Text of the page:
Where VO2max tells you something about your endurance, VLamax is about your sprint. But there is more! Recently, there has been a lot of talk about VLamax and tests that allow you to measure it. Although the concept is actually not that difficult, most people do not know what VLamax is or how they can use it in their training or coaching. In this article we will try to get you up to speed!
3 energy systems
First, we have to quickly revisit some theory about energy metabolism that some of you are already familiar with, but that is needed to fully grasp the concept of VLamax.
Roughly speaking, you could say that there are 3 main systems in the human body that can deliver energy to your muscles: The ATP-PCr, glycolytic and aerobic systems. In the chart below the relative contribution from each of these systems is shown.
From this chart you can conclude that for very short exercise bouts (i.e. very high intensity or power), ATP-PCr is contributing the most energy. After that and until about 1 minute the glycolytic system delivers the majority of the energy. And after that the aerobic system takes over.
Please note that although after about 1 minute the aerobic system is highest, the glycolytic system is still very active and its contribution still significant. Also, the glycolytic system produces lactate while it is active, while the other 2 systems do not, and this means that even at lower intensities lactate is produced. Keep this in mind while you keep on reading.
We will not bother you with all the metabolic pathways in a human body but we want to highlight 1 important thing that is needed to understand VLamax: Pyruvic acid (or “pyruvate”) plays a role and is a limiter in both the lactate shuttle (the process that clears lactate from you muscle and transforms it into a substrate that can be used for aerobic energy delivery) and fatty acid oxidation. In other words: you need pyruvate to clear lactate and to burn fat.
Pyruvate availability seems to increase linearly with your VO2 (i.e. at lower intensities it is lower than at higher intensities) and pyruvate demand for the lactate shuttle takes precedence over fatty acid oxidation (i.e. if there is pyruvate demand for the lactate shuttle it will be used for that and not for fatty acid oxidation).
Balancing lactate production and combustion
All this information can be combined to draw a picture of the lactate balance in your body.
The red line is the lactate production from your glycolytic system. The blue line is the lactate combustion capacity as made possible by pyruvate availability. As mentioned before, lactate combustion has a linear relationship with your oxygen consumption (VO2), explaining why it levels off at higher intensities (i.e. your VO2max). The point at which the red and blue lines intersect (the point at which lactate production is equal to the lactate combustion capacity) is your anaerobic threshold. Intensities above this threshold will result in a significant increase in blood lactate concentration and eventually exhaustion.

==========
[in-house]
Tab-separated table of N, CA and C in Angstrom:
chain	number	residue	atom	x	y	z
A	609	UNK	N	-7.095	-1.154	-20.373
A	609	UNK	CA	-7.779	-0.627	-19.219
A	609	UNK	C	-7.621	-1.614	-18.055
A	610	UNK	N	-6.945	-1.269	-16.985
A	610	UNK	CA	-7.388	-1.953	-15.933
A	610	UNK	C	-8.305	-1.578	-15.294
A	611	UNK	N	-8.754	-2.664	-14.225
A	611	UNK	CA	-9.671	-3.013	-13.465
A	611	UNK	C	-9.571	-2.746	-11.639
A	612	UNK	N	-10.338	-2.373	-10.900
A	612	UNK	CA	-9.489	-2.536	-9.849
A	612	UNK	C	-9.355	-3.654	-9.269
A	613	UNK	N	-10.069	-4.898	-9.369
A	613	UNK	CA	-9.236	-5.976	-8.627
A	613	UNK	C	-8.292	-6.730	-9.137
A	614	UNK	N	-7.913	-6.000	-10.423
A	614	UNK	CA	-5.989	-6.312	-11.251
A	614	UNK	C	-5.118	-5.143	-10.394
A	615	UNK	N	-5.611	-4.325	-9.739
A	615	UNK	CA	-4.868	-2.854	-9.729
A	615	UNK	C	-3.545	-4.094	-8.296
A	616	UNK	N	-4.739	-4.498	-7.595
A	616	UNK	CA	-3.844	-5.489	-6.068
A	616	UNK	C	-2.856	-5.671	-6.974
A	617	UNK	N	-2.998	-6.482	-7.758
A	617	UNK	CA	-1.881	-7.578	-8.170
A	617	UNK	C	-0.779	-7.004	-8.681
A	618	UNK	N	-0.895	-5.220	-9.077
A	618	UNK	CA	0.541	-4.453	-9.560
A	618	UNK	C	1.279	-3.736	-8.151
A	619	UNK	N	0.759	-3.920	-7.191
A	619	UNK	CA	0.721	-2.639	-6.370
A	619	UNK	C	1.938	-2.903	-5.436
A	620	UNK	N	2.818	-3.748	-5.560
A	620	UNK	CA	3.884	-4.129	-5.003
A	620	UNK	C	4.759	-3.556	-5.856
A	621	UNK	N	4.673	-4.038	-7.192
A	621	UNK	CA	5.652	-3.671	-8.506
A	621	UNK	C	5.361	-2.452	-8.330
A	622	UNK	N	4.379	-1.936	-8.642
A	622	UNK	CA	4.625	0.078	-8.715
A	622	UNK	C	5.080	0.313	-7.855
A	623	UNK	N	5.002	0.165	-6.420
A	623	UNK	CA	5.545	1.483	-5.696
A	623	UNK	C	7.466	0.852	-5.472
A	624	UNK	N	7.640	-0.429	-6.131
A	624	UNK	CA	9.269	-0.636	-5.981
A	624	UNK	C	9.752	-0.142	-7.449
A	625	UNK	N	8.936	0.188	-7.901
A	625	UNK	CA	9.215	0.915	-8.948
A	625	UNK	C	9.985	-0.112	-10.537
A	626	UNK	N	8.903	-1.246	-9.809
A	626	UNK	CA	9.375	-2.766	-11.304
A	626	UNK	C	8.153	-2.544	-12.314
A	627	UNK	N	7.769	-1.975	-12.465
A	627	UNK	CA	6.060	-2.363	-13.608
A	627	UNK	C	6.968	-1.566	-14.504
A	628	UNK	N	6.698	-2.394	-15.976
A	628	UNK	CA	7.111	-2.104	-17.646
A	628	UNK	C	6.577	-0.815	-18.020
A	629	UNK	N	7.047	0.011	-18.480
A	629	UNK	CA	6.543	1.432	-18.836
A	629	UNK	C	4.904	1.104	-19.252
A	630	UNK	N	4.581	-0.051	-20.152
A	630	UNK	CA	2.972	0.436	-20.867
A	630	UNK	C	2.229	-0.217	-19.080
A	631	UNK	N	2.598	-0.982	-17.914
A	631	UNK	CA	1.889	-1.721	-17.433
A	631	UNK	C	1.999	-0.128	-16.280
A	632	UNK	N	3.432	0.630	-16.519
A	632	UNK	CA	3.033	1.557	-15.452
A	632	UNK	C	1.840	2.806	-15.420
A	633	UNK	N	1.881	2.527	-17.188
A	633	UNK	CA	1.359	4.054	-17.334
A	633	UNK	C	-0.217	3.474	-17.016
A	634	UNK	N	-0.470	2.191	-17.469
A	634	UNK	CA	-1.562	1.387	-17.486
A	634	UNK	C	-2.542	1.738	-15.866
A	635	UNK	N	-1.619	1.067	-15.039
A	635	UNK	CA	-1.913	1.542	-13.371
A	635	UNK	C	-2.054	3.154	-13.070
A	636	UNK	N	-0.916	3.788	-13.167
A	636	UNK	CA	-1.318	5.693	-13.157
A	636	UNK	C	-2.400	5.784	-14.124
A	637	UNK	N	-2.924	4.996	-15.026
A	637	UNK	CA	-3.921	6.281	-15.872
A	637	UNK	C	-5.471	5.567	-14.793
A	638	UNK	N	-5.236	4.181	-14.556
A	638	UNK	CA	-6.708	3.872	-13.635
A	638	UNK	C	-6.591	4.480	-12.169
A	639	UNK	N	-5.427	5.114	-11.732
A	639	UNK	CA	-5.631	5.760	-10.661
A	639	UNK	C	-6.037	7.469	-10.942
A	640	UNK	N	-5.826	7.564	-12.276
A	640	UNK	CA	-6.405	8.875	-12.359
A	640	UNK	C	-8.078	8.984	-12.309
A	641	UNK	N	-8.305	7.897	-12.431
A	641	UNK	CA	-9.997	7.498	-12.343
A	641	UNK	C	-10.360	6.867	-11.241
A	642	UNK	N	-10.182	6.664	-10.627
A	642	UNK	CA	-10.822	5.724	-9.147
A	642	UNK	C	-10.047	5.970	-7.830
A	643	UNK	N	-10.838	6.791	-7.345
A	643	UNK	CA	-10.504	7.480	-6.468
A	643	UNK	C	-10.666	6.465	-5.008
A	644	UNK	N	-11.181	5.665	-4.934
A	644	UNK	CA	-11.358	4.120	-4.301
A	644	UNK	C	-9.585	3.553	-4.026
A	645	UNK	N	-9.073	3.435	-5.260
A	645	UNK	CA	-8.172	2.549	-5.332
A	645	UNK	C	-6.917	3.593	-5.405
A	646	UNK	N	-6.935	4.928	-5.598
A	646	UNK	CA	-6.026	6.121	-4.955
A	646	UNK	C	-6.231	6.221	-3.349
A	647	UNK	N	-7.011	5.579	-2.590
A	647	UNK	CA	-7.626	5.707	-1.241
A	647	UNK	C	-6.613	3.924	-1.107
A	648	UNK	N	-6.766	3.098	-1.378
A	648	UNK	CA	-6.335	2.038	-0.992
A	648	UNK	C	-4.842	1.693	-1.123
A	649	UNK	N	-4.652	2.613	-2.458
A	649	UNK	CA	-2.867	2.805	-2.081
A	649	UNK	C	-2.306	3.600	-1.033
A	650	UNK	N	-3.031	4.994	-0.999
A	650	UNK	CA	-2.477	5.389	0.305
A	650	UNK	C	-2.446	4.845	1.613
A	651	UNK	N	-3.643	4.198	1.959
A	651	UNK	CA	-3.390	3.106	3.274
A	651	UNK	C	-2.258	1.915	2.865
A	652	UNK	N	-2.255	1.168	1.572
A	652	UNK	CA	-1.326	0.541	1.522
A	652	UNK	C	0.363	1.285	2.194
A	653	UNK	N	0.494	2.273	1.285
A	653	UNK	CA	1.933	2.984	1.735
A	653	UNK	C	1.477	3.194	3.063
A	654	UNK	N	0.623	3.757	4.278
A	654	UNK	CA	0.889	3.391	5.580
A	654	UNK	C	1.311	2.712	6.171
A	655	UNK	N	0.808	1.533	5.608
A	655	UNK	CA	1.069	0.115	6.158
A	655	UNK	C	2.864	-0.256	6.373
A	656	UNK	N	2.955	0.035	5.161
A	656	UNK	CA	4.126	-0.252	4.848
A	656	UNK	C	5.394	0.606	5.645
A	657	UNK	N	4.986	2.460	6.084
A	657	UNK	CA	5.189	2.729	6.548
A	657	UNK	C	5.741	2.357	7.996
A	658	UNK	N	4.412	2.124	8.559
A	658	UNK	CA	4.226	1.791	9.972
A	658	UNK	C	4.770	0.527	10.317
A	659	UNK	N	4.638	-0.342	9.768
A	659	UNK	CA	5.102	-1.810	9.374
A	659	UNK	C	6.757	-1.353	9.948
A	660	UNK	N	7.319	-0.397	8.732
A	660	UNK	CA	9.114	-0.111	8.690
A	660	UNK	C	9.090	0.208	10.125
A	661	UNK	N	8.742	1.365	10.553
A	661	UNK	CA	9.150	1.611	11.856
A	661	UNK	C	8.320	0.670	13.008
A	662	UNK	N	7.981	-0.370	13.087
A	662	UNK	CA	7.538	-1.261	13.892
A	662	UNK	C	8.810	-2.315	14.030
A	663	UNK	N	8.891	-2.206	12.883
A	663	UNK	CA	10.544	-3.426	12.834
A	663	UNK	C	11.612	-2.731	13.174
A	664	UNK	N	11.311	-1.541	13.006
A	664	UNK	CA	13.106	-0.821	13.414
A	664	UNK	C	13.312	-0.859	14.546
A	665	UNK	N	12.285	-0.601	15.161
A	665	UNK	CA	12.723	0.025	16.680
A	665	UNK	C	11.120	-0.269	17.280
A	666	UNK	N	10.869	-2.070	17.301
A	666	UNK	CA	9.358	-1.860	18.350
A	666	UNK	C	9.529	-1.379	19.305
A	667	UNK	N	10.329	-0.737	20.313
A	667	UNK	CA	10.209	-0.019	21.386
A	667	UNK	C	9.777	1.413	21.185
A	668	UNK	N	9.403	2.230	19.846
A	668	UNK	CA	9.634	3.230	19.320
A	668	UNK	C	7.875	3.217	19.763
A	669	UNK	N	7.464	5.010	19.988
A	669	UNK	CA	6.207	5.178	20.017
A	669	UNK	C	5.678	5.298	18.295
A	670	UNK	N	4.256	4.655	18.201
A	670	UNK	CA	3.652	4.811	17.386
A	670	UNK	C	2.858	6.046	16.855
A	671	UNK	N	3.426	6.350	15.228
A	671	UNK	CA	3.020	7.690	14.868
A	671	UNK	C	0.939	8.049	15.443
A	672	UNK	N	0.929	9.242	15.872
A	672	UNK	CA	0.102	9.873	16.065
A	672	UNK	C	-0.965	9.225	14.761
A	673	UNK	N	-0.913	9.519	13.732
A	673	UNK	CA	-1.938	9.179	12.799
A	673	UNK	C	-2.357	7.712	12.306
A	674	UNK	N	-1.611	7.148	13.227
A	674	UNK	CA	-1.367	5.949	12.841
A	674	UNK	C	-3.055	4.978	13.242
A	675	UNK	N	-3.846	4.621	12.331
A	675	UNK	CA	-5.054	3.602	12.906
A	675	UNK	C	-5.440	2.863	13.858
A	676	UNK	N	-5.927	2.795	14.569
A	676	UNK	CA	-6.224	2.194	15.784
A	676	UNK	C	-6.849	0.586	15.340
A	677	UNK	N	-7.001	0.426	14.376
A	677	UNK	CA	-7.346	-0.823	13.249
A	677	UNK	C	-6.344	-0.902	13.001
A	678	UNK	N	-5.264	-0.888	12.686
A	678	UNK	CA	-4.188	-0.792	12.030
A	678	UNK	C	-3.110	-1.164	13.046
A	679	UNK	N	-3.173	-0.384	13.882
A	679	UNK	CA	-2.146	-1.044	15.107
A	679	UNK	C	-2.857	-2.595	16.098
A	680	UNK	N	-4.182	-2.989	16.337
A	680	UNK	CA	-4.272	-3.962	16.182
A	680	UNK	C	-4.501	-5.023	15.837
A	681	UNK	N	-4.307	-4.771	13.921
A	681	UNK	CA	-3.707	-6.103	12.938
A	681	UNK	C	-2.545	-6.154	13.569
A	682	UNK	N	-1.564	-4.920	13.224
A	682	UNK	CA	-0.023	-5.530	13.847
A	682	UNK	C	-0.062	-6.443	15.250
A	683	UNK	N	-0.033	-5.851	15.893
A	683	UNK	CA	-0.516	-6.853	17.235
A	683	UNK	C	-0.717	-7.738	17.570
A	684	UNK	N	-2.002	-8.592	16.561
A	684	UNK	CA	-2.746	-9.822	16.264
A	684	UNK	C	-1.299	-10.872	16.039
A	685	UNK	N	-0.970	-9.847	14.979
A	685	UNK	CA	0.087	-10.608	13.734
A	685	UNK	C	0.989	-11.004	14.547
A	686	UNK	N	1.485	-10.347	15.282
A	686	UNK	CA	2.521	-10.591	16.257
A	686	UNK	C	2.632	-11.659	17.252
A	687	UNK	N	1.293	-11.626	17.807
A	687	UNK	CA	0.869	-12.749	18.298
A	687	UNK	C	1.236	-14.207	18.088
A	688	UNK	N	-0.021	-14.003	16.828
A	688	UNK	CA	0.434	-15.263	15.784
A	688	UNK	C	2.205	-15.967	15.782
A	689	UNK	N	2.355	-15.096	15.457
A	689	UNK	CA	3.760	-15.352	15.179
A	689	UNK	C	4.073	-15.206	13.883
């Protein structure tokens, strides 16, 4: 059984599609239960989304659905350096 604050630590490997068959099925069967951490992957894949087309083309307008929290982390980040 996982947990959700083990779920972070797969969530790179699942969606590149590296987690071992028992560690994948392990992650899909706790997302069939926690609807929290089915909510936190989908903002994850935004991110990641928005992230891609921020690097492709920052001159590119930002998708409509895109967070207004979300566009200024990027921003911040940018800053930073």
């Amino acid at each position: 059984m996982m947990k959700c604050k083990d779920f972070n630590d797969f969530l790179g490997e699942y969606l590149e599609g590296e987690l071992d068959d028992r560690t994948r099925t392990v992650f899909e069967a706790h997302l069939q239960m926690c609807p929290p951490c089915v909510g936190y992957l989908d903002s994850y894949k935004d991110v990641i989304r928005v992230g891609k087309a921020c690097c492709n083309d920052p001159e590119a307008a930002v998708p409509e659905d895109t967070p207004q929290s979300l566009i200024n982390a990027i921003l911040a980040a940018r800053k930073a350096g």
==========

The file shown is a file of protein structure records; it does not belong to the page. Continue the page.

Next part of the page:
The gray area in the chart above represents the pyruvate capacity that is available for fatty acid oxidation. In the chart below this pyruvate capacity is plotted, showing a maximum at FatMax.
You might think: “This is all very interesting, but how does this relate to VLamax?”. Well, we arrived at the point where we can explain it!
VLamax is the maximum rate of lactate production and can be seen as the maximum slope of the lactate production line in the plot above. VLamax is not that interesting in itself, but it is a good indicator of your lactate production at intensities below VLamax: A high VLamax indicates that even at lower intensities your lactate production might be relatively high. And a low VLamax indicates that your lactate production stays low even at higher intensities. This information is very interesting because it can be used, as you have seen above, to determine e.g. your FatMax and anaerobic threshold.
One final remark before we end this blog: A high VLamax is not good or bad. It is merely a tool to describe your energy metabolism at different intensities. For a sprinter a high VLamax (anaerobic power) is good, at the cost of a lower anaerobic threshold, for a time trialist a low VLamax might be good, at the cost of a lower maximum anaerobic power.
In a following blog, Loek will talk about how knowing your VLamax can be used for your training.
Measure your VLamax yourself
Our interest in VLamax was the start of a collaboration between Molab and INSCYD. If you want to know your VLamax, you can buy the INSCYD Power-Performance Decoder test via our webshop and we will help you in performing the test and interpreting the results. The only thing you need is a smart trainer (at home or in your local gym) or a power meter. Feel free to ask any question via contact.
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Writer of Molab, Human Movement Scientist and Data Steward